The Toronto Raptors were founded in 1995 as part of the NBA’s expansion into Canada, along with the Vancouver Grizzlies. After the Grizzlies relocated to Memphis in 2001, the Raptors became the league’s only team north of the border.
The Raptors’ original visual identity consisted of a purple-and-red color scheme, a logo depicting a red dinosaur dribbling a basketball and purple uniforms with lightning bolt pin stripes and the red dinosaur on front. The team introduced simpler, more modern uniforms in 1999 and removed purple from their color palette in 2006 to emphasize the team’s status as Canada’s lone NBA team.
The Raptors updated their visual identity for the 2015-16 season, unveiling a new logo in December, 2014 and new uniforms in August, 2015. The team’s official colors are red, silver, black, white and gold.
The primary logo is a silver basketball with claw marks contained in a black roundel with a red outline and ‘Toronto’ and ‘Raptors’ in white. The partial primary logo consists of the basketball and the team name or just the basketball by itself. The alternate logo is a recolored version of the primary logo featuring a gold basketball and a silver outline. The logo is an extension of the team’s relationship with rapper and Toronto native Drake who, in addition to running his own clothing line, October’s Very Own, which often features gold-on-black designs, serves as the Raptors’ global ambassador.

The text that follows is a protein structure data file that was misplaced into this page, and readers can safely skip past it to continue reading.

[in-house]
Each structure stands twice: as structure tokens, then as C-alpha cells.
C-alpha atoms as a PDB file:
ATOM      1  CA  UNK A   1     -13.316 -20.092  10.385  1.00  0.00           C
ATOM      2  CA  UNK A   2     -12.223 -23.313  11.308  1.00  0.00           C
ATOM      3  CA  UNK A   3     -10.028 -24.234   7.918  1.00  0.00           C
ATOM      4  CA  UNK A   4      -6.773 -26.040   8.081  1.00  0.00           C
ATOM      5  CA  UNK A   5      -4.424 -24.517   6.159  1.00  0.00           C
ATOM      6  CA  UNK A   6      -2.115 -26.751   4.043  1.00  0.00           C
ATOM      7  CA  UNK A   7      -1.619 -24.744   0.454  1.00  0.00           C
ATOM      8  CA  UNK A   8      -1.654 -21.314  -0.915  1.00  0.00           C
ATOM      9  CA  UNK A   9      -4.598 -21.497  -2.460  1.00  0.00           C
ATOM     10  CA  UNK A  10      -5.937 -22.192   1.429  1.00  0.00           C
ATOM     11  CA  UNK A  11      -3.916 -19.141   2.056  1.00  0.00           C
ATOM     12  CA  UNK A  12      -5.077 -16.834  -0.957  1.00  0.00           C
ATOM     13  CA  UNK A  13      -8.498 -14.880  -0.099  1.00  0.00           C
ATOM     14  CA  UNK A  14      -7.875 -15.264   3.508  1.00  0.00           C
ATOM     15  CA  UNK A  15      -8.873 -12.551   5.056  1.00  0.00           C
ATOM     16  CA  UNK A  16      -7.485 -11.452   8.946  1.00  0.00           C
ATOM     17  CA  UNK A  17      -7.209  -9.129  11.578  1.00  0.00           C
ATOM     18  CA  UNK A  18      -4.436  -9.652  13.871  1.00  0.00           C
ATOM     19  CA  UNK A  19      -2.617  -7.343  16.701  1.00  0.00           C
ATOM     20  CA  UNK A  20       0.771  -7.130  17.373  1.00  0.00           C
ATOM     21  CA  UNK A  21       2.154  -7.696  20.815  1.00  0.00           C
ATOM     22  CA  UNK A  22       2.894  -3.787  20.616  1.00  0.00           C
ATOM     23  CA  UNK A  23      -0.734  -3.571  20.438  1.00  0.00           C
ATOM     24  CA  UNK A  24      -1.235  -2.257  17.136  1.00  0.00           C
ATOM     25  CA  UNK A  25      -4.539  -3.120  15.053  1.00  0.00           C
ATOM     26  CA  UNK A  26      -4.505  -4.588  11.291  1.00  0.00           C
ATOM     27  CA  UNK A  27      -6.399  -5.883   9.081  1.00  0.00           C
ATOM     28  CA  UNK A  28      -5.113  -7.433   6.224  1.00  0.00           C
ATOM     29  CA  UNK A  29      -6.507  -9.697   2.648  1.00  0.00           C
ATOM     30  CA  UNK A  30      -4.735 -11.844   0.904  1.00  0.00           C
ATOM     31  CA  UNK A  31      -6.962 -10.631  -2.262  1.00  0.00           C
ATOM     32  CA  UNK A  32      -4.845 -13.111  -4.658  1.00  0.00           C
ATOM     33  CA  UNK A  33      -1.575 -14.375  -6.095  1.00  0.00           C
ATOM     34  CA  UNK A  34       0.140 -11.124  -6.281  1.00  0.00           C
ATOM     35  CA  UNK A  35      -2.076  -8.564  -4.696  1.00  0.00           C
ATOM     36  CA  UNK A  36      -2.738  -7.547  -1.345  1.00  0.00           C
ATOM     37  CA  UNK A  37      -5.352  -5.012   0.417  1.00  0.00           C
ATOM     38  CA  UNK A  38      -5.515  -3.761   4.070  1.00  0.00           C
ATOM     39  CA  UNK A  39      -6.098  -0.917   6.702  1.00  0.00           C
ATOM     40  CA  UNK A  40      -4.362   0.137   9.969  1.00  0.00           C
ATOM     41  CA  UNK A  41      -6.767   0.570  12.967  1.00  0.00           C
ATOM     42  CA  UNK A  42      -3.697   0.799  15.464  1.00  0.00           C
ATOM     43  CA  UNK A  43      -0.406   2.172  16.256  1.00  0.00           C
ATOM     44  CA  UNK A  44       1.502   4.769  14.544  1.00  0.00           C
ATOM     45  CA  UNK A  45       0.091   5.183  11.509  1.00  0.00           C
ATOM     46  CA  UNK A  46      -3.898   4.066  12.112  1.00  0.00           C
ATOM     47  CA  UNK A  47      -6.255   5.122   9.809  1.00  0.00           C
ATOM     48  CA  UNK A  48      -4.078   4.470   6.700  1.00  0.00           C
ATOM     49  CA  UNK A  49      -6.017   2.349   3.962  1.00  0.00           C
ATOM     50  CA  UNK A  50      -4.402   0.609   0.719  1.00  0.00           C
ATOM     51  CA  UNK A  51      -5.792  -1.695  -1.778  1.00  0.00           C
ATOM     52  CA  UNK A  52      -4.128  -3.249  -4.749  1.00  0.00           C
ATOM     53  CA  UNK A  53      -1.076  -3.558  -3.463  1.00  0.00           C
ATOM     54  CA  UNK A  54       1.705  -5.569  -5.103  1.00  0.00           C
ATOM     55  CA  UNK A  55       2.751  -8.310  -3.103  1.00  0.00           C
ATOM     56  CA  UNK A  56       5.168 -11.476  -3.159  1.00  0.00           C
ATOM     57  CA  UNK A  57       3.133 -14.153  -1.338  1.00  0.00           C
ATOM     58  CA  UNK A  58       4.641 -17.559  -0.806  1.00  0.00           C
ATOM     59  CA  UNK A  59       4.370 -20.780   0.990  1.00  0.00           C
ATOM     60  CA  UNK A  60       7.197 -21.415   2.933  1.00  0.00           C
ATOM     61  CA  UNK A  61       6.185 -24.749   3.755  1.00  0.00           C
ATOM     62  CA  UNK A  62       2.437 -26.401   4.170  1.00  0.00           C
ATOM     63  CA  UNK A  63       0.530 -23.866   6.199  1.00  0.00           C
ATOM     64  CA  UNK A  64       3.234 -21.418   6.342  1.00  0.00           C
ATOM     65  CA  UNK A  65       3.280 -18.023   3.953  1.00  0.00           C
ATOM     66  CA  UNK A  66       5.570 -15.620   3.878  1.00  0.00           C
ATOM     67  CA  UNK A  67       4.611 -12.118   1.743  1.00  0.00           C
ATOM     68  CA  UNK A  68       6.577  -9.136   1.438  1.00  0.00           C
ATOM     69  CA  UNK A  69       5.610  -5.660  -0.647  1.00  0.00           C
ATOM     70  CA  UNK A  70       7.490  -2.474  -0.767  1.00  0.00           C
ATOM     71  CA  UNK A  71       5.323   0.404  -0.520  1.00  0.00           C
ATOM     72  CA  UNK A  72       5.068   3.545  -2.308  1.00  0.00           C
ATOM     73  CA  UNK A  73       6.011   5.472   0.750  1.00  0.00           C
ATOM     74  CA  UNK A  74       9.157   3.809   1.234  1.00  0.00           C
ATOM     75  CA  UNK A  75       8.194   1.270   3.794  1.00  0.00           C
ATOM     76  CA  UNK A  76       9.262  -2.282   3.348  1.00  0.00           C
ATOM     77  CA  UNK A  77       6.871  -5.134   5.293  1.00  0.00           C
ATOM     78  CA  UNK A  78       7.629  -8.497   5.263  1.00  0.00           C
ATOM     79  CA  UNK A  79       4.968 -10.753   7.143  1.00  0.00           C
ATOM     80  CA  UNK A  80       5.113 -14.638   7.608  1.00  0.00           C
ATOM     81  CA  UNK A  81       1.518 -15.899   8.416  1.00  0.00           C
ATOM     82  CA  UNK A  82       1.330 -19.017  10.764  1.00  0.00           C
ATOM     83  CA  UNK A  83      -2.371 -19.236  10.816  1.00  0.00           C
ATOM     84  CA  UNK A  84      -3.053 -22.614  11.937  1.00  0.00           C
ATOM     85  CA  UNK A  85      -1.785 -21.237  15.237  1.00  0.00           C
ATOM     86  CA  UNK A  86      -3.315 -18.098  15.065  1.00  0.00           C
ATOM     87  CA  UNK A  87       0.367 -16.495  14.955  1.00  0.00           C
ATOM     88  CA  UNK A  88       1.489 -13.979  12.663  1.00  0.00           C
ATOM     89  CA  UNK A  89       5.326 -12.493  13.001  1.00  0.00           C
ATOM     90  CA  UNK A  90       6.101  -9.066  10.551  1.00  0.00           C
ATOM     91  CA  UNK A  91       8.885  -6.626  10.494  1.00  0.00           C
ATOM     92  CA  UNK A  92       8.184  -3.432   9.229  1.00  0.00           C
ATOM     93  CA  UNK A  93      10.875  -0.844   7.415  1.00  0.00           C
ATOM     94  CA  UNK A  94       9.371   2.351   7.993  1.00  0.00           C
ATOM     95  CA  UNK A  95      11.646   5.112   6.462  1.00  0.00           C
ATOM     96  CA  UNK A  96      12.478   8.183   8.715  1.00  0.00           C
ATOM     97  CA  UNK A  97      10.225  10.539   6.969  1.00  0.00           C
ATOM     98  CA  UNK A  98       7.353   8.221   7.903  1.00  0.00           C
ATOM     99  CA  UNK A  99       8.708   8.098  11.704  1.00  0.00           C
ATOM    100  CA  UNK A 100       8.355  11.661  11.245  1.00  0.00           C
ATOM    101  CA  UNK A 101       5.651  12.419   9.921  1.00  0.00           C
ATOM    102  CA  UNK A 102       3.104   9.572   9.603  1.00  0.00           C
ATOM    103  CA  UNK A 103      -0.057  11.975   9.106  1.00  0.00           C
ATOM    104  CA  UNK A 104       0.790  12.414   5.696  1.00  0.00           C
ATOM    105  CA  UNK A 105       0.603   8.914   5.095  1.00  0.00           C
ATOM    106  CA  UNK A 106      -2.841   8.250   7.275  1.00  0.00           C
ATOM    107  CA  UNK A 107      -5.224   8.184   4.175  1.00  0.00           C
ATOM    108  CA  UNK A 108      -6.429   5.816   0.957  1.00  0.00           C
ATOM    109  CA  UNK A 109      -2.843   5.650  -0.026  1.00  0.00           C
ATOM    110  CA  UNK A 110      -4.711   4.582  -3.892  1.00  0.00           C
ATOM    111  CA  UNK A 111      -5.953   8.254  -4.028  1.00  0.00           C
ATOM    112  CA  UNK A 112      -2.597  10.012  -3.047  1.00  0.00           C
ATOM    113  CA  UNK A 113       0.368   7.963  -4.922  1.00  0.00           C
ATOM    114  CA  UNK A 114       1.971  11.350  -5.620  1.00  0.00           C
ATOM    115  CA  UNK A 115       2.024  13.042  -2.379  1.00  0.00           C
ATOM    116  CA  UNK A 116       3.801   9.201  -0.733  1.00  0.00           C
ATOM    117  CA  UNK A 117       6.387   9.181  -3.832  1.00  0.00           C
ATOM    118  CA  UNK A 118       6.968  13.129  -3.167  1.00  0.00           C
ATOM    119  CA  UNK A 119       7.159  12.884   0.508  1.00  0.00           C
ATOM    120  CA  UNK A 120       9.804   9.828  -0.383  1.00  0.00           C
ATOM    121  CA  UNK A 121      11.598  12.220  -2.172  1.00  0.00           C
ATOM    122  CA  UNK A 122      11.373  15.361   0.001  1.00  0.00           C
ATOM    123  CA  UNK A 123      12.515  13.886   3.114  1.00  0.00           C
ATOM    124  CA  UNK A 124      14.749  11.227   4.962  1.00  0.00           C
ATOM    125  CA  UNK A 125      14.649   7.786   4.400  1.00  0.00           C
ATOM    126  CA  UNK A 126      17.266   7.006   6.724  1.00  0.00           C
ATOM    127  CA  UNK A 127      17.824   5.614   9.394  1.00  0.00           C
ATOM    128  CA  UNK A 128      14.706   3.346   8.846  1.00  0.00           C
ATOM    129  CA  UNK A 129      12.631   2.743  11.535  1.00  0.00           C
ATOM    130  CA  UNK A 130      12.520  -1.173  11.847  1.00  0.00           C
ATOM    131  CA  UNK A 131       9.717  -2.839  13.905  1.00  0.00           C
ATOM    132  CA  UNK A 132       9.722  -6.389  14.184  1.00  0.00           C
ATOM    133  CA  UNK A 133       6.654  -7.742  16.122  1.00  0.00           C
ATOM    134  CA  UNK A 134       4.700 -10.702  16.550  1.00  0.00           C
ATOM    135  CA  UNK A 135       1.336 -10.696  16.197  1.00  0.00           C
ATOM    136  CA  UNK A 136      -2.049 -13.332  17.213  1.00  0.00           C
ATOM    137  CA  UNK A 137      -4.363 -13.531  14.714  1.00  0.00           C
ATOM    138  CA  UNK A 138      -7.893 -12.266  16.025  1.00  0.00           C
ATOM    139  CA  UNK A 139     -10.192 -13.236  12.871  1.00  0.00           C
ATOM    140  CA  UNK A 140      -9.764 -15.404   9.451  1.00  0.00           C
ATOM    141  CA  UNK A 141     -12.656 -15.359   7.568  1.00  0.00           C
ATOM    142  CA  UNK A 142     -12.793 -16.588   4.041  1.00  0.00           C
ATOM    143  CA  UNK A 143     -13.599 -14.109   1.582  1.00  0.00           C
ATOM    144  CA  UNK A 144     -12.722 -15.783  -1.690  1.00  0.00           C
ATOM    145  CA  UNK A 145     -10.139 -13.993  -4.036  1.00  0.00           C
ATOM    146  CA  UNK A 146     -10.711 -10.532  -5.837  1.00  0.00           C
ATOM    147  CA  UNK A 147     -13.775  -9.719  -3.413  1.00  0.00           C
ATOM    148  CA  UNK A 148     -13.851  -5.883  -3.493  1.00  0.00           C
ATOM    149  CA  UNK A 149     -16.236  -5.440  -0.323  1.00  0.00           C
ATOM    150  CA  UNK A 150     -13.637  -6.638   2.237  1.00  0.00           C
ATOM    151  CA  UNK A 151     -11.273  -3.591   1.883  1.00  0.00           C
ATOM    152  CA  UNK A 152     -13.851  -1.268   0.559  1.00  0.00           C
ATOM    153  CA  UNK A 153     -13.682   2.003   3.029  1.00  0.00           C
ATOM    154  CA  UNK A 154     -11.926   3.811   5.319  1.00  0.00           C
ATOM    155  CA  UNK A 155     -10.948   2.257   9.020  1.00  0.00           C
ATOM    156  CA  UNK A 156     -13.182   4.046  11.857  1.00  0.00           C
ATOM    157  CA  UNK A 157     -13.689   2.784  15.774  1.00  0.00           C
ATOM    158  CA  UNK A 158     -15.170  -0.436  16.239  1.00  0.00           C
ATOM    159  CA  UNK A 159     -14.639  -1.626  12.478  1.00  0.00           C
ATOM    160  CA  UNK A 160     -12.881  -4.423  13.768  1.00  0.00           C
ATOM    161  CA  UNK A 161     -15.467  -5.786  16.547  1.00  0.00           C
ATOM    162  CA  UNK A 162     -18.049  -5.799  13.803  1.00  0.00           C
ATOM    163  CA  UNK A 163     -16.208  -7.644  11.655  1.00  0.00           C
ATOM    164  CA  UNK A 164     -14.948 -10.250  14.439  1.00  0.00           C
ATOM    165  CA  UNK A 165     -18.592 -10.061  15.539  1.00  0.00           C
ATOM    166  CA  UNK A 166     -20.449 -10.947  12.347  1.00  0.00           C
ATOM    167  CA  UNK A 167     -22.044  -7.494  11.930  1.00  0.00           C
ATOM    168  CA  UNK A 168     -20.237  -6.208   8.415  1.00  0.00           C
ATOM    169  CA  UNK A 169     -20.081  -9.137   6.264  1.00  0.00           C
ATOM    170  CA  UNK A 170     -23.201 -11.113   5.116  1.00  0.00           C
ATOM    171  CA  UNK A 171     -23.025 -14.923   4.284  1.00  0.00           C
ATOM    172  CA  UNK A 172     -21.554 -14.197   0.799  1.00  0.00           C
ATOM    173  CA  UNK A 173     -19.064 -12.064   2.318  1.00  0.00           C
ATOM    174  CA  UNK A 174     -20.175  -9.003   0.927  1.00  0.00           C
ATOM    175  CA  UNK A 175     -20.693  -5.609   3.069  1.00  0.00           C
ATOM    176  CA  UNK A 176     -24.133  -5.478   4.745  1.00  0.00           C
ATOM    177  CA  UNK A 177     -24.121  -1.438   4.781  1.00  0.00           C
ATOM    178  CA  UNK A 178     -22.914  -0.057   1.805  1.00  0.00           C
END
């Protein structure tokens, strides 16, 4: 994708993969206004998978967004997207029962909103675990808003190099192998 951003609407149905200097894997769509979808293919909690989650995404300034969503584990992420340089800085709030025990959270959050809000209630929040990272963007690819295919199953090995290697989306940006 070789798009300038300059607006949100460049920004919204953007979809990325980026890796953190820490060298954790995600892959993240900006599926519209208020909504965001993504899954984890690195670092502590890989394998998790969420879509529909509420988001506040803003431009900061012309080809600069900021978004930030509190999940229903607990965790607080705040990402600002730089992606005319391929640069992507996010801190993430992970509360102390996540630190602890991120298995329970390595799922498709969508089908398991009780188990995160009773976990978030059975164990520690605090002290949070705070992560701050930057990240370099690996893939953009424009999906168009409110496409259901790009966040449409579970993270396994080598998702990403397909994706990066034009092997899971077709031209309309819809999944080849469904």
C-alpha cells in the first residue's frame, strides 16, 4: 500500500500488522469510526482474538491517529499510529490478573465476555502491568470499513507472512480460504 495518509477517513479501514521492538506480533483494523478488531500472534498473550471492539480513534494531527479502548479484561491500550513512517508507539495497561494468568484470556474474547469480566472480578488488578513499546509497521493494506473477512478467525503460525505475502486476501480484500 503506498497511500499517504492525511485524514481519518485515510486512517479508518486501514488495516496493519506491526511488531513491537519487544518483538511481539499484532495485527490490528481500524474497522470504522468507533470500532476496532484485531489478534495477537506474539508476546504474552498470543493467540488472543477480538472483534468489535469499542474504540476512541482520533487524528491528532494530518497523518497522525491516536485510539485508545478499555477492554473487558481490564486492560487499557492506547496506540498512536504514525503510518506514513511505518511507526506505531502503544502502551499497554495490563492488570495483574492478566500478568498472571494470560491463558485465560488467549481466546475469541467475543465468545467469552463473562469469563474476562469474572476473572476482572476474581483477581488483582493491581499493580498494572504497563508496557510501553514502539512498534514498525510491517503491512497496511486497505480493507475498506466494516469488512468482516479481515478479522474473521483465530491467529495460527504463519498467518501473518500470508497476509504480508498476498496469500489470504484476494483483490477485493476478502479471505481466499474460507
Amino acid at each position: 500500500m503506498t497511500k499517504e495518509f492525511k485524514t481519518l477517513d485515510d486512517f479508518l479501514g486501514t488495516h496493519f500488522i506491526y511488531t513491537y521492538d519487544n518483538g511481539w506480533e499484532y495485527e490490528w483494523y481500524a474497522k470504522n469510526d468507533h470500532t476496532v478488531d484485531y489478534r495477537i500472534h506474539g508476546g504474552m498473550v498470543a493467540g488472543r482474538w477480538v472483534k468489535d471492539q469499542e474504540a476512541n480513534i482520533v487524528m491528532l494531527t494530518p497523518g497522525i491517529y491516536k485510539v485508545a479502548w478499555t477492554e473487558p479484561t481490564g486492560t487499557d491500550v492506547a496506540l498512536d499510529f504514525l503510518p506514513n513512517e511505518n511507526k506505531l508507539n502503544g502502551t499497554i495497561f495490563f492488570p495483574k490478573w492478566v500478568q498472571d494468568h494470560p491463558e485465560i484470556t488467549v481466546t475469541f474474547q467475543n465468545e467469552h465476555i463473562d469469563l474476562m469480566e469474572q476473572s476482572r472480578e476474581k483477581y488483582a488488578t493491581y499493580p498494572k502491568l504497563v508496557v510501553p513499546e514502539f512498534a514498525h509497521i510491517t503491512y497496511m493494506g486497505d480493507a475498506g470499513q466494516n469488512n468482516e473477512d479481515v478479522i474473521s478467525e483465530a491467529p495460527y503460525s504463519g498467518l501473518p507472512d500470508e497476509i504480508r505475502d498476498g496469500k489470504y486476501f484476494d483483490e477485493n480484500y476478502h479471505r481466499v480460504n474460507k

The clawed basketball design is an evolution of the Raptors previous alternate logo depicting a raptor footprint. The simple design effectively conveys the ‘Raptors Basketball’ brand. The new minimalist logo is a massive upgrade over the Raptors’ previous cartoonish design, but logo is poorly balanced in terms of color and the lettering is awkwardly arranged inside.